There were competing views regarding limiting the number of pot shops in the city. Staff recommends that the city impose a local cap of 16 retail locations, the current cap imposed by the LCB.  The Planning Commission recommends that there be no local cap at all.  Proponents of a local cap being implemented argue that in just short of a year the LCB doubled the allotted stores for Tacoma.  If the state were to increase this allotment again staff wants the City Council to be able to revisit the new number before applications begin flooding in.  Councilman Thoms thought a cap, at least in the short term, was a good idea. “We saw in increase from 8 to 16 without having a say.”

Almost all of the public testimony was from individuals related to the cannabis industry and although some of the details varied the general message was a plea for the council to relieve some of the stifling land use regulations.  The only voice in opposition to lessening regulations was the owner of an Alzheimer assisted living home, who said that the marijuana store on the corner “changed the complexion” of the neighborhood and brought “gang activity.”

The City Council will have a study group on these proposed amendments on May 3rd and will have a first reading on May 10th.

 

  Existing Regulations Staff Recommendations Planning Commission Recommendations
Cap on Retail Stores No max cap on stores in the city Cap at 16 (Current state cap) No Local Cap
Buffers for Retail Stores
  • 1000ft for schools and play grounds
  • 1000ft for other sensitive uses (parks, arcades, libraries, etc)
  • 1000ft for schools and play grounds
  • 100ft for transit centers citywide
  • 500ft for sensitive uses within Downtown
  • 1000ft for other sensitive uses elsewhere
  • 1000ft for schools and play grounds
  • 100ft for transit centers citywide
500ft for sensitive uses citywide
Dispersion between stores Not required
  • 500ft for  Downtown
  • 1000 ft for other sensitive uses  elsewhere

 

Not required
Medical Endorsement Not currently addressed 50% of retail stores will be required to have State Medical Endorsement 100% of retail stores will be required to have State Medical Endorsement
Medical Cooperatives Not currently addressed Allow Cooperatives, with Standard State buffers:

  • 1 mile from retailers
  • 1000ft from sensitive uses
Allow Cooperatives, with reduced buffers:

  • 1 mile from retailers
  • 1000ft from Schools and playgrounds
  • 100ft from other sensitive uses

 

Washington Cannabis Sales Soar 40% On 4/20 Holiday

WASHINGTON: The April 4th “420” celebrations in Washington ignited retail sales yesterday across the state, according to data compiled by Seattle-based TetraTrak and published on its new MJTicker.com website.

April 20 DataThe unofficial stoner holiday saw many I-502 licensed pot shops offering special sales and promotions, which drove consumption of flower, edibles and concentrates, the business intelligence firm reports.  4/20 brought good news for both retailers and customers according to TetraTrak’s CEO Brian Yauger.   Data published on his mjticker.com shows that a normal Wednesday would usually generate daily retail sales of just shy of $1.4 million; however projected sales for Wednesday April 20th, 2016 were just over $2.7 million, an increase of almost 40% of sales the day before.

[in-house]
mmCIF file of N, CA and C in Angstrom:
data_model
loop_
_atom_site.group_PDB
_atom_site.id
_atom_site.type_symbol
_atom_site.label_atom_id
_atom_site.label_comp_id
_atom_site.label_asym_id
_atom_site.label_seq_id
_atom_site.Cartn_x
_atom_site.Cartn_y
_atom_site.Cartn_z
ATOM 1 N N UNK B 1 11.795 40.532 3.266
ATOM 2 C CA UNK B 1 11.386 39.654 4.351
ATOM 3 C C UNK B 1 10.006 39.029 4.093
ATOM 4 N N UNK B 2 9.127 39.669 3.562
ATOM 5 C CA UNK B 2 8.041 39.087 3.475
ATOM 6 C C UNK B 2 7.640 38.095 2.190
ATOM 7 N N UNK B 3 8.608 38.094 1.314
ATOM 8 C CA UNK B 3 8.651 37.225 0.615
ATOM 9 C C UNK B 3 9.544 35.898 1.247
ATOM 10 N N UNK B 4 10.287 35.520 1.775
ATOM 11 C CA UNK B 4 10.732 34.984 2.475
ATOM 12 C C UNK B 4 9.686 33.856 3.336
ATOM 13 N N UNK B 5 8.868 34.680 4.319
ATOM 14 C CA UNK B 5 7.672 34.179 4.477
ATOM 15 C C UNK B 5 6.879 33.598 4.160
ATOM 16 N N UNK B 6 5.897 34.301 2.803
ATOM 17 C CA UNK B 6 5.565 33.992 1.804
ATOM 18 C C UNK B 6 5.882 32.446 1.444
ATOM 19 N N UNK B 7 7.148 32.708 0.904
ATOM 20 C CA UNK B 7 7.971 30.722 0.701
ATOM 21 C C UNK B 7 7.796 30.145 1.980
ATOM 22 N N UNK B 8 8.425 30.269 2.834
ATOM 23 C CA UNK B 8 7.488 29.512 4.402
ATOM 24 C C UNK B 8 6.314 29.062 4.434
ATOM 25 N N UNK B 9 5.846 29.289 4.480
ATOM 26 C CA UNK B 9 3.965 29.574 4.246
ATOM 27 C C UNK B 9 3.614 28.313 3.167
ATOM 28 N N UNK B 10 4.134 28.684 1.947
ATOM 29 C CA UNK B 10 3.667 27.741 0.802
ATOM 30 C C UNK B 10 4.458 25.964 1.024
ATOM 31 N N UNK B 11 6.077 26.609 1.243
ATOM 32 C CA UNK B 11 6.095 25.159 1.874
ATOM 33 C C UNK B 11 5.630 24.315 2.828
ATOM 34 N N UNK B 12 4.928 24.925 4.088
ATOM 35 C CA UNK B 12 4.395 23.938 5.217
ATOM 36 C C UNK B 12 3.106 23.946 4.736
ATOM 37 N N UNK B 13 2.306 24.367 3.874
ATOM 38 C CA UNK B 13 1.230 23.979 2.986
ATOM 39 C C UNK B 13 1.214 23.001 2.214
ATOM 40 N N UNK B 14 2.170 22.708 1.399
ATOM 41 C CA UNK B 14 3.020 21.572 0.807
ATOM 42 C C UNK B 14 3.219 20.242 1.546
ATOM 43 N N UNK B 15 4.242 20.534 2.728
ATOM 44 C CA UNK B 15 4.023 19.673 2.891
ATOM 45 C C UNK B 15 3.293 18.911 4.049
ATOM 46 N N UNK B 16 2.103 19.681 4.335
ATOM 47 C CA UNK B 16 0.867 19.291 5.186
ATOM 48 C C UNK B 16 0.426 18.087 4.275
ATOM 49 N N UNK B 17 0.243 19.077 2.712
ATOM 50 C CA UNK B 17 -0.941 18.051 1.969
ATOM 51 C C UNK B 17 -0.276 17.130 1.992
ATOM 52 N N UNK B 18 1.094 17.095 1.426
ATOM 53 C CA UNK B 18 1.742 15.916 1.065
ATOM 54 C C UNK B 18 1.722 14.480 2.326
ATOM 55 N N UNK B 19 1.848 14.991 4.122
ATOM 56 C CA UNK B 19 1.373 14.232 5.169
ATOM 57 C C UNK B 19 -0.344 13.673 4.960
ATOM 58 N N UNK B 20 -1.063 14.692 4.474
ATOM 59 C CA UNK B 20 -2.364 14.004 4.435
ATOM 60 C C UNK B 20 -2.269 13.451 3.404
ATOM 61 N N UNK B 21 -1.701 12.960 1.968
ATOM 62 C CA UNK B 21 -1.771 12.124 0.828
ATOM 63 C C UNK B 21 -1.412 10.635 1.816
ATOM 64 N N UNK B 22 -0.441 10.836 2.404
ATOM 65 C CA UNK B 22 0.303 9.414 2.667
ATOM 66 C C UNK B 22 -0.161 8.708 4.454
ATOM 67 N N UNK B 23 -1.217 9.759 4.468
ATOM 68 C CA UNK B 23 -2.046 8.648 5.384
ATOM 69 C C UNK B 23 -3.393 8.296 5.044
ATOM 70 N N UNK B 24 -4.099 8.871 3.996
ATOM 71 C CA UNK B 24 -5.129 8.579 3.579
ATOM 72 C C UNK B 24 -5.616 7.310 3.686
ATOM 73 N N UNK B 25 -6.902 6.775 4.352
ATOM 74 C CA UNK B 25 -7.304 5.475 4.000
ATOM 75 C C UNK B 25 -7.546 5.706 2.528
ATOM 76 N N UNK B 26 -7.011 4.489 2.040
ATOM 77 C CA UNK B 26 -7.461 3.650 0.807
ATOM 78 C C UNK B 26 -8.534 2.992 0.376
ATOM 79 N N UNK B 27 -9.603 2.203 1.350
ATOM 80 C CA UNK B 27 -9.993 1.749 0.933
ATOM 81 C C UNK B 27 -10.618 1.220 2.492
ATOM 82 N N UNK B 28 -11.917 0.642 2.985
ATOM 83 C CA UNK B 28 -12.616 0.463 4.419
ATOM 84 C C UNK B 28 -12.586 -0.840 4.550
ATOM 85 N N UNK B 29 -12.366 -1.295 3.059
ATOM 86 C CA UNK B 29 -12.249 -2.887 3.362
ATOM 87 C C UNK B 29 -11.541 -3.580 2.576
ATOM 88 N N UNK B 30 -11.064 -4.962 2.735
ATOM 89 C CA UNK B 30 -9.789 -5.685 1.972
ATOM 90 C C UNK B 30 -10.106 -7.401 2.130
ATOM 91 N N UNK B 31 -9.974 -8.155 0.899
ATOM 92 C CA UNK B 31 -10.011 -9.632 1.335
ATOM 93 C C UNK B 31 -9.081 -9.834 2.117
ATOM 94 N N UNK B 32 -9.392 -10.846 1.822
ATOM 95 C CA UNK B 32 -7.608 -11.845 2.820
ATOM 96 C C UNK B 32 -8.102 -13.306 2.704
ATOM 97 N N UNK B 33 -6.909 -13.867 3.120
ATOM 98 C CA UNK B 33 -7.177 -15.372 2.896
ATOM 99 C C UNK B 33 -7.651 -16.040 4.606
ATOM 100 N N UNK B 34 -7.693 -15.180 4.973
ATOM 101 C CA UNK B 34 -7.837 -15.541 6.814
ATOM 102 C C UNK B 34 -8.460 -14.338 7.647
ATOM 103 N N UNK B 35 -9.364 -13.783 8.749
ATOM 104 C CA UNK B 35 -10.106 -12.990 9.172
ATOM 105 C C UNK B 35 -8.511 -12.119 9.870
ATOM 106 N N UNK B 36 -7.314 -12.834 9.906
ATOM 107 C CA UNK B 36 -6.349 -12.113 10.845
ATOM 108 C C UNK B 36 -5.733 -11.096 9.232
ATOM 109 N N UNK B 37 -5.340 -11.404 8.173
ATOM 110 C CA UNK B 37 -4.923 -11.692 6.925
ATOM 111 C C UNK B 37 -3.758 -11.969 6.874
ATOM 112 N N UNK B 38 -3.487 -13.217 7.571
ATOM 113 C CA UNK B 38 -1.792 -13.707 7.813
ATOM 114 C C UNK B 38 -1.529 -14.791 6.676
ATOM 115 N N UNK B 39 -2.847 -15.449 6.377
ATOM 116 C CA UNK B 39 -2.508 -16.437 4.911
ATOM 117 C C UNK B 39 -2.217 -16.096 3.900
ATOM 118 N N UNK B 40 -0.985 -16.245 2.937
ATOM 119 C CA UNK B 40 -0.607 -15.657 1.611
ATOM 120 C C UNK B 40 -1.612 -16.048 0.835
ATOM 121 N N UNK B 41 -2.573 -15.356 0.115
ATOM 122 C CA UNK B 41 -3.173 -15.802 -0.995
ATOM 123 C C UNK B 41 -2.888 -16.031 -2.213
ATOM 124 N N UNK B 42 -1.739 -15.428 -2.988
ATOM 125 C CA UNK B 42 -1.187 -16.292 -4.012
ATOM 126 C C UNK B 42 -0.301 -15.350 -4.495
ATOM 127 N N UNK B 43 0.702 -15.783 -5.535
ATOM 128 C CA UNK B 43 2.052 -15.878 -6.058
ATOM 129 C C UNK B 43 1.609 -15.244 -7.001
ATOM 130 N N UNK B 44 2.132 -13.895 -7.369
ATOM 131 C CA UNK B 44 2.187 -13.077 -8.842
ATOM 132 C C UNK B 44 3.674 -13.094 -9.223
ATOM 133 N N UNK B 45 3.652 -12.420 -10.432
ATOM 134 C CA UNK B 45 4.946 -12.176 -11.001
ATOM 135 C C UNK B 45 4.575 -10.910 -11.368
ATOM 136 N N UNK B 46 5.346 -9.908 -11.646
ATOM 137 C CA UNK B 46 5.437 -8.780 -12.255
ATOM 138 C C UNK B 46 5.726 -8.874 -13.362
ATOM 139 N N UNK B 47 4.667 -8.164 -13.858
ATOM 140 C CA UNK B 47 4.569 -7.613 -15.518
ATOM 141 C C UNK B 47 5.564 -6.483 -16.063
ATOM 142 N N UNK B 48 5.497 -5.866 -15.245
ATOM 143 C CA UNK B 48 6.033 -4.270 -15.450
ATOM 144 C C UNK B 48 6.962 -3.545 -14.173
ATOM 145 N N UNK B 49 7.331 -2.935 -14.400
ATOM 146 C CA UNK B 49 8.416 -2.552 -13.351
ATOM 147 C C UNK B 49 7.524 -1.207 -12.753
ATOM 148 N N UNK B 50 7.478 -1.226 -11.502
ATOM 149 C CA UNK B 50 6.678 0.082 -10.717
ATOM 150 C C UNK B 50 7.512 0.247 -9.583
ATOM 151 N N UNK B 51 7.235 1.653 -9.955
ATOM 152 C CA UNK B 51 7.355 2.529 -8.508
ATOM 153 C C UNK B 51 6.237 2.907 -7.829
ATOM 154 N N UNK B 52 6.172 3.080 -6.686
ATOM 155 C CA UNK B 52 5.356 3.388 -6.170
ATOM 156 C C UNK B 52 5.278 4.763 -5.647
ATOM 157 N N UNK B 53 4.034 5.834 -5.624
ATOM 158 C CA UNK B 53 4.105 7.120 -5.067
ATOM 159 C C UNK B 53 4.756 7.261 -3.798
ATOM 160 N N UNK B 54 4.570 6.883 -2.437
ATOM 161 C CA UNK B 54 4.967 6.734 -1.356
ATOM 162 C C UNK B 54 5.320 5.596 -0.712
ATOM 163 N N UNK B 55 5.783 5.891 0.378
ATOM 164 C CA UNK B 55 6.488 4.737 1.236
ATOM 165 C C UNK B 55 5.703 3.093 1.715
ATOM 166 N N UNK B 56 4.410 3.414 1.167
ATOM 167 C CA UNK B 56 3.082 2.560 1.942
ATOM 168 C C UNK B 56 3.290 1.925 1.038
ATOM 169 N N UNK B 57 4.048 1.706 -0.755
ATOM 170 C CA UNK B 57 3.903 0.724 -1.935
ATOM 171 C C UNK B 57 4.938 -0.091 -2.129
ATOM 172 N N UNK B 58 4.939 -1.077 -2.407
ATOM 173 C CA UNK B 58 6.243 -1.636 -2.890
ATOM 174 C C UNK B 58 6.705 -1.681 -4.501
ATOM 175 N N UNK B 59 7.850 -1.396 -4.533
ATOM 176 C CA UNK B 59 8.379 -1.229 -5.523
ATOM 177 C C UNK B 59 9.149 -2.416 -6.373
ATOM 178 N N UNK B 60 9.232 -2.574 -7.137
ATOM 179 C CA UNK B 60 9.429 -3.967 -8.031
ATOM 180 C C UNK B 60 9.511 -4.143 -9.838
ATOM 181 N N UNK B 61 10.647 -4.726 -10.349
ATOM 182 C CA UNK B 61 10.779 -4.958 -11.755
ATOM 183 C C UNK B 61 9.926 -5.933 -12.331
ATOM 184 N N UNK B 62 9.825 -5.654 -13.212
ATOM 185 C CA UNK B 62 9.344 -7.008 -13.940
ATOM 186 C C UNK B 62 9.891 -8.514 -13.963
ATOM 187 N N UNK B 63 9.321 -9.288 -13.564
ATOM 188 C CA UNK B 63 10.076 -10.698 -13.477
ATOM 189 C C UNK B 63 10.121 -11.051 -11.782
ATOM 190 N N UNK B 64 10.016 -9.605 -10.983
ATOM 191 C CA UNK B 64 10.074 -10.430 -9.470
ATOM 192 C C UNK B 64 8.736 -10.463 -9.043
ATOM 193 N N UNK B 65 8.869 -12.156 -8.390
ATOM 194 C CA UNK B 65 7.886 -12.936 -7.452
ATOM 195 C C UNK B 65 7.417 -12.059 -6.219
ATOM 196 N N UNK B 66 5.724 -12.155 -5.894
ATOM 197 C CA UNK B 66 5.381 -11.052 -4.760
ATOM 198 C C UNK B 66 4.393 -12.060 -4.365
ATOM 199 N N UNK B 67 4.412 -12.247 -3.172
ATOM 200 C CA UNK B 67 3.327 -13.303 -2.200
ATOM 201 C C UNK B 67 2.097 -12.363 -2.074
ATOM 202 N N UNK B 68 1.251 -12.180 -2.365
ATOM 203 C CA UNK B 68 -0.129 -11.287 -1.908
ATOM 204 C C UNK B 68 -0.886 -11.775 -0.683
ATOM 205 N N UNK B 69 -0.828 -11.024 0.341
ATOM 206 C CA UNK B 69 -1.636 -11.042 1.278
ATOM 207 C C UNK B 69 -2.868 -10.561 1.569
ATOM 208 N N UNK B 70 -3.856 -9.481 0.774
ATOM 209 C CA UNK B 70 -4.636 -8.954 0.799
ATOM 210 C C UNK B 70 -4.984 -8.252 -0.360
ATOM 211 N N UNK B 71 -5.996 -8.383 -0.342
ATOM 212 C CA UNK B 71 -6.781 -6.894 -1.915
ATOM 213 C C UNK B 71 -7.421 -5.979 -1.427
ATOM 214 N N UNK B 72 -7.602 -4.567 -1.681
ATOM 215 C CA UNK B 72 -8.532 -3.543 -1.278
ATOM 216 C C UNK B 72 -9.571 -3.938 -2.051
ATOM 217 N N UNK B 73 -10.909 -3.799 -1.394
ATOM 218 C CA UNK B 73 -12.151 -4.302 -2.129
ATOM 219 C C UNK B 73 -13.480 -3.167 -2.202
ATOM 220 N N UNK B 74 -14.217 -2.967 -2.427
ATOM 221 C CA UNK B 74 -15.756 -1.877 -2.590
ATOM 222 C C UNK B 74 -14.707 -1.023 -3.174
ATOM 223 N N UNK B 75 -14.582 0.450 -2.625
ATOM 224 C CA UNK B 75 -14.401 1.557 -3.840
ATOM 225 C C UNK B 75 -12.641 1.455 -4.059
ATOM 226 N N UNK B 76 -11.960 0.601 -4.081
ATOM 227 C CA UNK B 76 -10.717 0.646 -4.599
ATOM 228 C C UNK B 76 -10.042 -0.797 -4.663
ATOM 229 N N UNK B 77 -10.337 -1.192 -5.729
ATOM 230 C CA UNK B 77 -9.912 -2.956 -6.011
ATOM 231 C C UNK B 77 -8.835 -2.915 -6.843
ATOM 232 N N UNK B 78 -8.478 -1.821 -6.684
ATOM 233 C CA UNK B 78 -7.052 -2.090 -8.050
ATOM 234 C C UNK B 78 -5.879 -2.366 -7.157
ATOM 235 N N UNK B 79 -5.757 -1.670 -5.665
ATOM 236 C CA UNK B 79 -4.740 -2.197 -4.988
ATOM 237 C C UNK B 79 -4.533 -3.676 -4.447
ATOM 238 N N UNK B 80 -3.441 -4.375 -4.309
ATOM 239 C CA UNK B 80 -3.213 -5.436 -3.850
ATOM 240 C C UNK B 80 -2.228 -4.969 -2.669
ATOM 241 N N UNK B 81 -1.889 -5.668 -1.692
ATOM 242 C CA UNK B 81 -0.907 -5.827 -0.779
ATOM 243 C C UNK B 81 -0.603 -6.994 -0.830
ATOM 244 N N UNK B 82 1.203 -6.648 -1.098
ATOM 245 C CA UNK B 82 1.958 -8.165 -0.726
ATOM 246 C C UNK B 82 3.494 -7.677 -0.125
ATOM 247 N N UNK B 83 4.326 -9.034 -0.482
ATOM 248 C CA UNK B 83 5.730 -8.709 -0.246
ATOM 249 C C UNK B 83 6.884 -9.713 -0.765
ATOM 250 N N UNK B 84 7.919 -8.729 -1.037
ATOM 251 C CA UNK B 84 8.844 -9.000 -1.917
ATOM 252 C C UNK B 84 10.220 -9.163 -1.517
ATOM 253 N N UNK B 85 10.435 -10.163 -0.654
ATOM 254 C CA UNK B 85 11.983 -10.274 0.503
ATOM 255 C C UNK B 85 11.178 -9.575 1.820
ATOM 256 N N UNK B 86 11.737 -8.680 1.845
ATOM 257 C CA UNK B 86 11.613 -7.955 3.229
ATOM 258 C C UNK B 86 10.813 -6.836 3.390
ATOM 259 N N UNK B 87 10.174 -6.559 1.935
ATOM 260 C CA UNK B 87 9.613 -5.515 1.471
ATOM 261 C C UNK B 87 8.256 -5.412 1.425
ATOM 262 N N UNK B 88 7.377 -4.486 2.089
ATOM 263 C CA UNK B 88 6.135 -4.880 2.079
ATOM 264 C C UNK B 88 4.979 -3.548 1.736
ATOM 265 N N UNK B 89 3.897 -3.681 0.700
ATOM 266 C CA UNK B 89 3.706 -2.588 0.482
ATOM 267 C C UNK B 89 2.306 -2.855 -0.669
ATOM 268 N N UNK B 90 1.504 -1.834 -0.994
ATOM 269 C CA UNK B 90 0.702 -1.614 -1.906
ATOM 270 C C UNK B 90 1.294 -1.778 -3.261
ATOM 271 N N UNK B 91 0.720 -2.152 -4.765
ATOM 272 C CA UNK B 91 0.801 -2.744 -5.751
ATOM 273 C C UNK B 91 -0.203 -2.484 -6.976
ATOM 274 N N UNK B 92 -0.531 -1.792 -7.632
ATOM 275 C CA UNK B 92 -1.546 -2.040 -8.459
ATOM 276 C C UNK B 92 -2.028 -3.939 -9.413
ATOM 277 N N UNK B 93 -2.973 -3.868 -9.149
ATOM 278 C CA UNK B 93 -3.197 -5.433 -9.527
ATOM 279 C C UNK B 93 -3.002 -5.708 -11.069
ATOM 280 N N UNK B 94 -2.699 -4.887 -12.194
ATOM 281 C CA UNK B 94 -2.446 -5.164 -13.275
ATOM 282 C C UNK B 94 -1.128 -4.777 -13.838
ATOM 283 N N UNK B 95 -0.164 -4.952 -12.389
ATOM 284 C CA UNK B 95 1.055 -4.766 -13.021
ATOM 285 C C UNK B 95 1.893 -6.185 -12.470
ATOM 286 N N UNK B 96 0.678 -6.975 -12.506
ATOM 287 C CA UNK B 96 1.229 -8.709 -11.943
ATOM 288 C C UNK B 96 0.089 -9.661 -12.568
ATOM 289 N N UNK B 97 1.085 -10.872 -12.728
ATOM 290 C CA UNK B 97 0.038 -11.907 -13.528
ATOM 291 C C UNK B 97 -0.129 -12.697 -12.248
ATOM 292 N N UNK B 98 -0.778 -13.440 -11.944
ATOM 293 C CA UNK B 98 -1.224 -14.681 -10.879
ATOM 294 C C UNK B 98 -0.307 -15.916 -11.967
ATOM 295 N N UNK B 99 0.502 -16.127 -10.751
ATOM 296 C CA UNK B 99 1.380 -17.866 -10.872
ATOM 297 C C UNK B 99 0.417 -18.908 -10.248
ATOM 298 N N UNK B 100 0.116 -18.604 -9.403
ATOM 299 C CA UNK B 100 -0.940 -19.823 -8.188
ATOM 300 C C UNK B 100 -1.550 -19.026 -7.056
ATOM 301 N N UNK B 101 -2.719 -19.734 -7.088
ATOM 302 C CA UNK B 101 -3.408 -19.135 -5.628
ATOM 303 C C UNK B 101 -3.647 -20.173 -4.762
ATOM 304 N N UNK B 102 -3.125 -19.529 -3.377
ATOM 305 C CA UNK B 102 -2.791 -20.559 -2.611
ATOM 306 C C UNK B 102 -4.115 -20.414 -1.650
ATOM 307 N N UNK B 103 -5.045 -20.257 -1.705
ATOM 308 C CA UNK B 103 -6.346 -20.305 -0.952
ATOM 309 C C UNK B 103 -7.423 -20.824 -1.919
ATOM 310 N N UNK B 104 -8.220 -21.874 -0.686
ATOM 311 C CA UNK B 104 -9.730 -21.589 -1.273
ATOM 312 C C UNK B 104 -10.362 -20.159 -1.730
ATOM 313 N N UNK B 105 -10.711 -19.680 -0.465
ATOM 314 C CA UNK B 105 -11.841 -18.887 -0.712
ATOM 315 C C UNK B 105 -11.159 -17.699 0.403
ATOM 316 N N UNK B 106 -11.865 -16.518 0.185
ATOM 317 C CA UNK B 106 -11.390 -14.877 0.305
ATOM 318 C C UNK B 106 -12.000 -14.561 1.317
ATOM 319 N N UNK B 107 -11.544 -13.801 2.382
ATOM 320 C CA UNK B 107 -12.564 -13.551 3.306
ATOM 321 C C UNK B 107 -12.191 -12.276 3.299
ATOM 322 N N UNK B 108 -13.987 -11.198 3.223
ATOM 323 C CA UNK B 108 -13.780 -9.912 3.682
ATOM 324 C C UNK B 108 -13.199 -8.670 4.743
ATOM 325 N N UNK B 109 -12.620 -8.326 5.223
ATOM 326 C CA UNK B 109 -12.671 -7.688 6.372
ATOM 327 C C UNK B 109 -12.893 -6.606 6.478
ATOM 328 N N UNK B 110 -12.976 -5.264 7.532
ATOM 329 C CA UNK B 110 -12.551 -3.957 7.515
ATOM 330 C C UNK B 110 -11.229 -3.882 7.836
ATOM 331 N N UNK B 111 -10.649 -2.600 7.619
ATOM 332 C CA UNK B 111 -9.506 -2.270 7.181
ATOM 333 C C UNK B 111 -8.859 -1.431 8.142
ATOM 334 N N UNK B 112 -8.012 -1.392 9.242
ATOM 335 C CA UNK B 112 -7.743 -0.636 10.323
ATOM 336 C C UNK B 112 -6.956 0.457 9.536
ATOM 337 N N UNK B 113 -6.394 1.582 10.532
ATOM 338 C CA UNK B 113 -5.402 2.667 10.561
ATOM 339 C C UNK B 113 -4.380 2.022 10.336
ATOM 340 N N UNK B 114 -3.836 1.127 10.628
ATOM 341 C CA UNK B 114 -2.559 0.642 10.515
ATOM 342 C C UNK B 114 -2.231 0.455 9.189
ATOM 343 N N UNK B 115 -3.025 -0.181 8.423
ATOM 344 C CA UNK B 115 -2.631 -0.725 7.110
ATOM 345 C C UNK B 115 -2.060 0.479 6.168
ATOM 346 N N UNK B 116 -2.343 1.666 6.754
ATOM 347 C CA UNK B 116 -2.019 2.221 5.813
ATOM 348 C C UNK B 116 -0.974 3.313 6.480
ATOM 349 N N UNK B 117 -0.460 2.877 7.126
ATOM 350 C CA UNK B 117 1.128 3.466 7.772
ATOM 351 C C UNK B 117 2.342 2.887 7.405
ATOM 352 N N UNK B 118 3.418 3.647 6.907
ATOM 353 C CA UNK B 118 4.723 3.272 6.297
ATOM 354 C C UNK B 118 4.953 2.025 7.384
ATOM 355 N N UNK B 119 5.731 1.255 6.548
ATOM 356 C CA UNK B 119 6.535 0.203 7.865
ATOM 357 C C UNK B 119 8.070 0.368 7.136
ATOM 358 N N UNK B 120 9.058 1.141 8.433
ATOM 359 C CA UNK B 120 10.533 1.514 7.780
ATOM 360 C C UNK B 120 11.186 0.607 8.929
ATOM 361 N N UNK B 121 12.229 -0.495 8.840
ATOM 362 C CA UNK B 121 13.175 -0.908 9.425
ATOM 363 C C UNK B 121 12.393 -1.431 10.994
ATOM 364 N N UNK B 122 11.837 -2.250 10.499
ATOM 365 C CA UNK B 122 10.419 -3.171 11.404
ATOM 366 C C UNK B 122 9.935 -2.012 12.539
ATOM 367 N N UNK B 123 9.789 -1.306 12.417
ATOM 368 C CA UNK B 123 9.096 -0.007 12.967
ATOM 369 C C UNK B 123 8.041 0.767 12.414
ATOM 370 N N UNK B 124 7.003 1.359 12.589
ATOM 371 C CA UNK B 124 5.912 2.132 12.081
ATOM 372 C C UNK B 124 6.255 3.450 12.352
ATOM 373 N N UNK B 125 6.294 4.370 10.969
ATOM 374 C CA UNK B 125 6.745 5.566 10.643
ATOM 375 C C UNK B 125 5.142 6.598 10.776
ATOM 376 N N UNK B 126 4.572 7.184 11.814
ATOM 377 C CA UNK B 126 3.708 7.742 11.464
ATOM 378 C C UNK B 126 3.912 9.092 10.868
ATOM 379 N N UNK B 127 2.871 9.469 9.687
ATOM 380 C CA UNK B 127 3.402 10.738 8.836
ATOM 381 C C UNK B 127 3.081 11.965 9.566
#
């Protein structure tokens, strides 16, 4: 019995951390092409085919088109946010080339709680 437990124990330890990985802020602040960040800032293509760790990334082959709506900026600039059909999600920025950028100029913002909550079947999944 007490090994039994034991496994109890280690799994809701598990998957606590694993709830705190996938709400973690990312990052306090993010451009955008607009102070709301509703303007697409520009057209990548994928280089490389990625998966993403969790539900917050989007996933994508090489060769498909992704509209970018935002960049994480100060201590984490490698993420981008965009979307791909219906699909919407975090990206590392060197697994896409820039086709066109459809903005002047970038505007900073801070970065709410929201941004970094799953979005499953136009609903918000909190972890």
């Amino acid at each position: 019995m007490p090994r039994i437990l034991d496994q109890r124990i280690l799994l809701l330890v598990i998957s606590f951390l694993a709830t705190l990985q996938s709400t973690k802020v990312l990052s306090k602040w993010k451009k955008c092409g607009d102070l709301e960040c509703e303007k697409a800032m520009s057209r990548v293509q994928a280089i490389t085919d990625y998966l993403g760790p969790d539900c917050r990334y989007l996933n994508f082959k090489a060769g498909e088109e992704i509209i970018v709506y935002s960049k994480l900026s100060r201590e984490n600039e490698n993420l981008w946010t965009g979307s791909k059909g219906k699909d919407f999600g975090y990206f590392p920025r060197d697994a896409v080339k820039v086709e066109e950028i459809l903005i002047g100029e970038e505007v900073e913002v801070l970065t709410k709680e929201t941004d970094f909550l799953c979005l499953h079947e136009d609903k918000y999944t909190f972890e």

Customers benefited as well, with recreational cannabis consumers enjoying lower prices.  On average recreational consumers paid around $9.10 a gram out the door price last month, (approx. $6.65 pre excise tax).  After 4/20 discounts and specials were factored in, holiday customers spent mid $7 out the door ($5.75 pre tax).

The Future of Marijuana Policy: MJNN’s Exclusive Q&A With BOTEC’s Mark Kleiman

By David Rheins

It’s time for marijuana policy, and marijuana policymakers  in this country to get serious.  Over the past twenty years medical marijuana has grown wild and wide, with a patchwork of 24 different state policies, no two alike.  Adult-use marijuana has been legalized in four states, plus DC, and here too each local market has its own set of regulation, and levels of taxation.

Legal marijuana accounted for some $5.4 Billion in 2015, and current tax revenues in Colorado, Washington and Oregon are being measured in the hundreds of millions.  Voters in some 14 additional states, including California, Arizona and Nevada, are considering legalization of pot in 2016, and in this presidential election year, rescheduling or de-scheduling of cannabis has gained support among savvy politicians who seed the tide of prohibition has finally turned.

That marijuana prohibition is ending is widely accepted. How best to unwind it, is a subject for debate.  To consider the best way forward, some of the top policy minds in legal cannabis — scientists, journalists, academics, lawyers and industry leaders — will gather in New York for the Cannabis Science and Policy Summit, April 17-18. The meeting will serve as an ideal opportunity for the industry’s stakeholders to take stock, evaluating what the past two years of legal recreational marijuana has looked like, and charting a path forward.